Going back to school is not always easy, especially after children and a husband in the military but after her husband retired from service, Evon Oldham made the decision to enroll at West Coast University.
Shortly after high school, Oldham received her medical assistant certification and phlebotomy license. Over the years she tried to continue her education but life took a different turn. Oldham’s youngest daughter became ill and was diagnosed with chronic complex medical issues that took up all of her time to manage.
Oldham began classes at WCU-Dallas in April 2016, her first time back to school in 12 years. She struggled through her first class barely getting by with a passing grade but with the help of her professors, she became a stronger student.
“With the disciplined teaching and assistance from the educators here at West Coast my grades became better, even with all the hospital stays and round the clock care of my daughter,” Oldham said. “I have pushed myself during the nursing core program and will be finishing up with all A’s this past term.”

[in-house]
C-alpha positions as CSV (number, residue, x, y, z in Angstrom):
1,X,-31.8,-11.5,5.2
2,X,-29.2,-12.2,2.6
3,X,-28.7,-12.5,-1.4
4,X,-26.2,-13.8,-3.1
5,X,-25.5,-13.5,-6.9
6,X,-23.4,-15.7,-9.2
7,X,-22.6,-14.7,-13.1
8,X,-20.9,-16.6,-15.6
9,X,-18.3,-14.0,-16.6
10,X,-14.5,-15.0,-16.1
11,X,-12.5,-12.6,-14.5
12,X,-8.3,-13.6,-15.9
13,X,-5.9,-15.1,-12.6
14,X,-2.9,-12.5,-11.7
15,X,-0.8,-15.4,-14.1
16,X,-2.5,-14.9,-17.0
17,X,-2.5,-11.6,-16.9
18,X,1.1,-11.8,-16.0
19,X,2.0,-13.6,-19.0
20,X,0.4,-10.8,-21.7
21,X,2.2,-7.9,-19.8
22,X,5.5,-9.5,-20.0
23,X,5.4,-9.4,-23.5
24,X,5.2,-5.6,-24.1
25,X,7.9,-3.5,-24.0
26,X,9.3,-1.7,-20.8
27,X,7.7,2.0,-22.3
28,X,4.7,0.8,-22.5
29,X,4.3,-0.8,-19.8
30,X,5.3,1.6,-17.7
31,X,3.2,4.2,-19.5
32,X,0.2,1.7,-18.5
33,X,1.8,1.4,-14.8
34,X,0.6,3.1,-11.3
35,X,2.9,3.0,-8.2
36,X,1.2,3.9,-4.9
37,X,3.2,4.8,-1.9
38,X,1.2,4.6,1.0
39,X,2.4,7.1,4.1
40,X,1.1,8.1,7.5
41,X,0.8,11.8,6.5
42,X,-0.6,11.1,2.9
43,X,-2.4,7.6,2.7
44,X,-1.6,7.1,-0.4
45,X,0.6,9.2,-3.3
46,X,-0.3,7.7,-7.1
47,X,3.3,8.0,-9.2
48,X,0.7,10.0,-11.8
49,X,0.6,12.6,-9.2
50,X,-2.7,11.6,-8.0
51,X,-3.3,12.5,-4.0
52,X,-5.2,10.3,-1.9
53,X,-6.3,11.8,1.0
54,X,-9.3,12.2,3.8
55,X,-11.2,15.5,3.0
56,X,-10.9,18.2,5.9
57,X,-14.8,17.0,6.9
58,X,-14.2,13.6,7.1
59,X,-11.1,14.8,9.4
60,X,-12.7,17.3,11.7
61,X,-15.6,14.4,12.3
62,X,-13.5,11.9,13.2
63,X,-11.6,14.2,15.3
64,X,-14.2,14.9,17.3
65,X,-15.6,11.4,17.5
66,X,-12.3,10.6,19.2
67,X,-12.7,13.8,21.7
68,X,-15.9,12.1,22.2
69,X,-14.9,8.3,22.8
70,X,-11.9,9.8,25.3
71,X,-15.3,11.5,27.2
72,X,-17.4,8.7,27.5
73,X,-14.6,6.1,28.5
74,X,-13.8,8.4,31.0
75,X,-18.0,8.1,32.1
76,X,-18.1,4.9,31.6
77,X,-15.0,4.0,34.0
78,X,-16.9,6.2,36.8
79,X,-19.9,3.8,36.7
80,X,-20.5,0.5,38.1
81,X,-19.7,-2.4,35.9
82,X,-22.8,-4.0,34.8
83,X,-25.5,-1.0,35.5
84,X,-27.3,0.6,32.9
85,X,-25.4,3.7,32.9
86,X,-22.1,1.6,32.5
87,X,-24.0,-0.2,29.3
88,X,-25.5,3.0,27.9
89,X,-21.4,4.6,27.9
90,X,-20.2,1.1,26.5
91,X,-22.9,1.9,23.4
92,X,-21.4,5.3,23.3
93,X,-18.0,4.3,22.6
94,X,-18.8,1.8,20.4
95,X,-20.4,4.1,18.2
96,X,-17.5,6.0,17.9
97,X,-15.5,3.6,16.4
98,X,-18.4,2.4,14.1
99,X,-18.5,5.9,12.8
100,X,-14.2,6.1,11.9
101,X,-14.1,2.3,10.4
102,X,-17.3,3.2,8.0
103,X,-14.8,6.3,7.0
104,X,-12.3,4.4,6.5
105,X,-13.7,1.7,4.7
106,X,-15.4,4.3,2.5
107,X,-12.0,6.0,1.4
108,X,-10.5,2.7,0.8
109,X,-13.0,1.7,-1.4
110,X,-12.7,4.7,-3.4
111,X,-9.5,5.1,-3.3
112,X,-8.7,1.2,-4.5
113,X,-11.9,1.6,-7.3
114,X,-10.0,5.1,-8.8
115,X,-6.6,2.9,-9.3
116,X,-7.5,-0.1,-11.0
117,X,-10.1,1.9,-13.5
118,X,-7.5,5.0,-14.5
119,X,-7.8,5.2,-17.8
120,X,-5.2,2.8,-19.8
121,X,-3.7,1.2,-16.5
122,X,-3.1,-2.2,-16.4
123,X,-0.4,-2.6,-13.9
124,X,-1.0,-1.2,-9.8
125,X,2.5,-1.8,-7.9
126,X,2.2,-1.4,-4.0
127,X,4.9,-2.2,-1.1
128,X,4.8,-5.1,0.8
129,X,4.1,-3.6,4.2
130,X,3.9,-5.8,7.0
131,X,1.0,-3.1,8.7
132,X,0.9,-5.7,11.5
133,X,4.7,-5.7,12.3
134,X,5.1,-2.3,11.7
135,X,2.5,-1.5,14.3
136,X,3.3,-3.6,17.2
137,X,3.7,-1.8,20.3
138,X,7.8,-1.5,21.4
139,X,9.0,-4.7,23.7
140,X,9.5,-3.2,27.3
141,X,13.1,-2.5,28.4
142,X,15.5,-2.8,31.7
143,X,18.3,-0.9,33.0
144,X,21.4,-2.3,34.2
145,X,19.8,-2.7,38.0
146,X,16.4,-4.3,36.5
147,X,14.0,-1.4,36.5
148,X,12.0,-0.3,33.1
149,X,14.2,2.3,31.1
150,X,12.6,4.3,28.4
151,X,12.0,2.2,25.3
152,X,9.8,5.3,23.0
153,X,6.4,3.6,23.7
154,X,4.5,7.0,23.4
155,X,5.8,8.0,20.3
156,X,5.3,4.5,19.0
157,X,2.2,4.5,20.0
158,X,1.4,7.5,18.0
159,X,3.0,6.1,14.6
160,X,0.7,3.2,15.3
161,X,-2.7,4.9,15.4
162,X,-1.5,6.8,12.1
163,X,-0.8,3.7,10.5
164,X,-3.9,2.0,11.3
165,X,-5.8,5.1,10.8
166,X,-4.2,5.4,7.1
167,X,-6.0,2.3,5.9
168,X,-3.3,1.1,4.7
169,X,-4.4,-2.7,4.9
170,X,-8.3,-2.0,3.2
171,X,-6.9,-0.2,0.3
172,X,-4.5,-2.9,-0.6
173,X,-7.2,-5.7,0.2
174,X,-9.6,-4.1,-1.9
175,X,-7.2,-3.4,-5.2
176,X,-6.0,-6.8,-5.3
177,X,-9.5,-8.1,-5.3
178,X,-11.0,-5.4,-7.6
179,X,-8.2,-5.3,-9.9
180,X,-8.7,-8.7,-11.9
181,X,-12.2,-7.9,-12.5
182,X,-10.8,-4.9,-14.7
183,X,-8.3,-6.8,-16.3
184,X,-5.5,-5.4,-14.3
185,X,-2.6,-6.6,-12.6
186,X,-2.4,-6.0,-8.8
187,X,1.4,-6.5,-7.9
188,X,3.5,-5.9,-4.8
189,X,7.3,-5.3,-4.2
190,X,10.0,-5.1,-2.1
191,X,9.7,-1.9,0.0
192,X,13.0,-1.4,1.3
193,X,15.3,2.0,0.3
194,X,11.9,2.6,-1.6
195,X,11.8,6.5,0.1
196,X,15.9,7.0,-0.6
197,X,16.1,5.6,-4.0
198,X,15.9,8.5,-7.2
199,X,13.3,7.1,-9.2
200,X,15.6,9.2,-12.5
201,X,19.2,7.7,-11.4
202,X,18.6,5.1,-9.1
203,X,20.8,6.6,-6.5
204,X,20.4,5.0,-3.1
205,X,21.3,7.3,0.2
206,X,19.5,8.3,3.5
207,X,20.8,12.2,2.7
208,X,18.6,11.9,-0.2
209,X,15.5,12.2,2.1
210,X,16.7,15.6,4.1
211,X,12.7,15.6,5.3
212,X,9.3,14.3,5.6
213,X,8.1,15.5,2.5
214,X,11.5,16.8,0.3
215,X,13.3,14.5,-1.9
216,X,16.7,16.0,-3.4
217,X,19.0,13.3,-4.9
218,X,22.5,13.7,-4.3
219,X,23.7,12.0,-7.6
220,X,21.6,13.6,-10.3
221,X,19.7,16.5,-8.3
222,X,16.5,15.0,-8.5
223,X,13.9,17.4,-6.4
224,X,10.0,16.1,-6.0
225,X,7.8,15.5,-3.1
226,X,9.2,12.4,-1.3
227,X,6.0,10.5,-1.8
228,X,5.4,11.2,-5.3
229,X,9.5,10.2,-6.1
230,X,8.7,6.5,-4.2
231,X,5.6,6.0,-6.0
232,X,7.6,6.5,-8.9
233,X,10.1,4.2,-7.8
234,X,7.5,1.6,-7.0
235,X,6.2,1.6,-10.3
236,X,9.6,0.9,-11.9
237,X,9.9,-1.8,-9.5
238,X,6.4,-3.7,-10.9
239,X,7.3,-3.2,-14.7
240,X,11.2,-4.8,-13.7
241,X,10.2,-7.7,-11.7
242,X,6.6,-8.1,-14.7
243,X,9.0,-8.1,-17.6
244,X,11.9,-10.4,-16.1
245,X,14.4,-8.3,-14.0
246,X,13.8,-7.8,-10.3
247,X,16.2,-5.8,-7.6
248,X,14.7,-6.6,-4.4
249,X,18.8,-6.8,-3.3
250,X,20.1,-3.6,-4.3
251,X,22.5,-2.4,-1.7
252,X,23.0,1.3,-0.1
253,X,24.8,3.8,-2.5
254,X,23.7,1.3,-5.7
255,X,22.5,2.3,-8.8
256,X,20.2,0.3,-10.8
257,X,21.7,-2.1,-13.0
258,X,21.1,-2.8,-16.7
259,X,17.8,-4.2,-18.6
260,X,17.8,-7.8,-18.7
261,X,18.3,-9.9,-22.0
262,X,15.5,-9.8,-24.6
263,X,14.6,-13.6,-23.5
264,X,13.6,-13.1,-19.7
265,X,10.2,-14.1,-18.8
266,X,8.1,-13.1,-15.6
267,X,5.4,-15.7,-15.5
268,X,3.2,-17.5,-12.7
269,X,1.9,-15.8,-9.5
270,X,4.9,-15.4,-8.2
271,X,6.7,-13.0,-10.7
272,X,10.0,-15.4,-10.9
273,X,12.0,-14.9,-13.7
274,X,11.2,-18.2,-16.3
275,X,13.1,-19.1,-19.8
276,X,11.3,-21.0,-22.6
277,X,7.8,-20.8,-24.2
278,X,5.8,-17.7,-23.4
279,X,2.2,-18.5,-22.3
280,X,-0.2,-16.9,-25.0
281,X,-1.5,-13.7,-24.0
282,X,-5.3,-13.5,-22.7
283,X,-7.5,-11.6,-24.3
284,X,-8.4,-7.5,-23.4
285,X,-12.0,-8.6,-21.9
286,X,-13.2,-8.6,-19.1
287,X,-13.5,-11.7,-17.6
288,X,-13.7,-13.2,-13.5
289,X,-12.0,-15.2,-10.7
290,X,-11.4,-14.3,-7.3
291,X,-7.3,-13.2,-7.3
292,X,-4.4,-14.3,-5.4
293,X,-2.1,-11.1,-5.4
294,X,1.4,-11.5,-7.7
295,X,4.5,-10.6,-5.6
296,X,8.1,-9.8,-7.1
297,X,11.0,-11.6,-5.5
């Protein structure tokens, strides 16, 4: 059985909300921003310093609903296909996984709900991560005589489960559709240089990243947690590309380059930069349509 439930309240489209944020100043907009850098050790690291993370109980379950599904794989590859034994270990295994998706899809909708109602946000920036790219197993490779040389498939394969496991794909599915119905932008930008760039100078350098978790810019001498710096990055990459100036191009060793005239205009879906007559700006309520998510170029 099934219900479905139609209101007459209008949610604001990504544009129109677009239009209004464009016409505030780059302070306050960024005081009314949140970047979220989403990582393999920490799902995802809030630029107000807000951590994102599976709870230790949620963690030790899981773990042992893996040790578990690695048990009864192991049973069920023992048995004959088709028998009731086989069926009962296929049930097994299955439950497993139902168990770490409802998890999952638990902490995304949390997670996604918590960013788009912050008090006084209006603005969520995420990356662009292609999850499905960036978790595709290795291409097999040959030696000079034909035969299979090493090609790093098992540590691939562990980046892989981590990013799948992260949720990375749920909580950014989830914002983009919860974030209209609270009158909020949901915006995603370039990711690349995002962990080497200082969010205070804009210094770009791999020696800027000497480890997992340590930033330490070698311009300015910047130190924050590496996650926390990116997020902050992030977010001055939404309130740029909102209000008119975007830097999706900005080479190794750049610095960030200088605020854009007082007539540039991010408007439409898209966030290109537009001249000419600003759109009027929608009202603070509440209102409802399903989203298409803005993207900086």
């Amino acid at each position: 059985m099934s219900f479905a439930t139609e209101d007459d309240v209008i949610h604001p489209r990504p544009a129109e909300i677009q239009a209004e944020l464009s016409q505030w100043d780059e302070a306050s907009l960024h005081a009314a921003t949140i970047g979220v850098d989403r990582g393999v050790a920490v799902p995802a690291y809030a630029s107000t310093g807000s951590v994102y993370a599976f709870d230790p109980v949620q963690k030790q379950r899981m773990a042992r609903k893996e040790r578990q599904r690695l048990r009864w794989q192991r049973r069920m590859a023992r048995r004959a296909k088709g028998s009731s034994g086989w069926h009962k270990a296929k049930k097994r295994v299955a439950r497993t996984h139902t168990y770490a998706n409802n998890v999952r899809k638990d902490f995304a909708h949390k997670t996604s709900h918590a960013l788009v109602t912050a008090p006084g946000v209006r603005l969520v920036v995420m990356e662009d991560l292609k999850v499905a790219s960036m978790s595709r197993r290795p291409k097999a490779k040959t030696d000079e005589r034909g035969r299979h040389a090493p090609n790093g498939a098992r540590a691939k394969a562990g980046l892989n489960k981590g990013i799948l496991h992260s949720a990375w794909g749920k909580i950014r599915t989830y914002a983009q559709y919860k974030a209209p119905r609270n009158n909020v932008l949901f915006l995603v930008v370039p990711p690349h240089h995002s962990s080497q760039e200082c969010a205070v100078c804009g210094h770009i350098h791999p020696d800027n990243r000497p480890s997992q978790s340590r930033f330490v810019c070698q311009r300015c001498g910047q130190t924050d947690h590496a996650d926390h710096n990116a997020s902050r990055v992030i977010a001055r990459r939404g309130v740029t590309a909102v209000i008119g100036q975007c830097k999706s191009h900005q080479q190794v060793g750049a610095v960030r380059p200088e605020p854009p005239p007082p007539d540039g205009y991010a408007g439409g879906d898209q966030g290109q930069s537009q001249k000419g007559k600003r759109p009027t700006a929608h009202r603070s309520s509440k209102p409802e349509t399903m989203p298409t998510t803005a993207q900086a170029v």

Oldham now serves as a student ambassador, speaking at new student orientation to give advice about time management, study skills and all the advantages WCU has to offer. She also volunteers her time at the pinning ceremonies for the Dallas campus.
Though her journey was tough, Oldham has no regrets about her decision to go back to school and looks forward to her pinning ceremony in April 2019.
“Overall the decision to go back to school to be an RN has been the most difficult, challenging and rewarding choice I’ve ever made in my life,” Oldham said. “The sleepless nights, lost time with family and the stress of exams is all worth it when you’re in clinicals and the family of your patient thanks you for caring for their loved one or when the father of the newborn you just delivered hugs you in excitement, those moments are priceless.”
WCU provides career guidance and assistance but cannot guarantee employment. The views and opinions expressed are those of the individuals and do not necessarily reflect the beliefs or position of the school or of any instructor or student.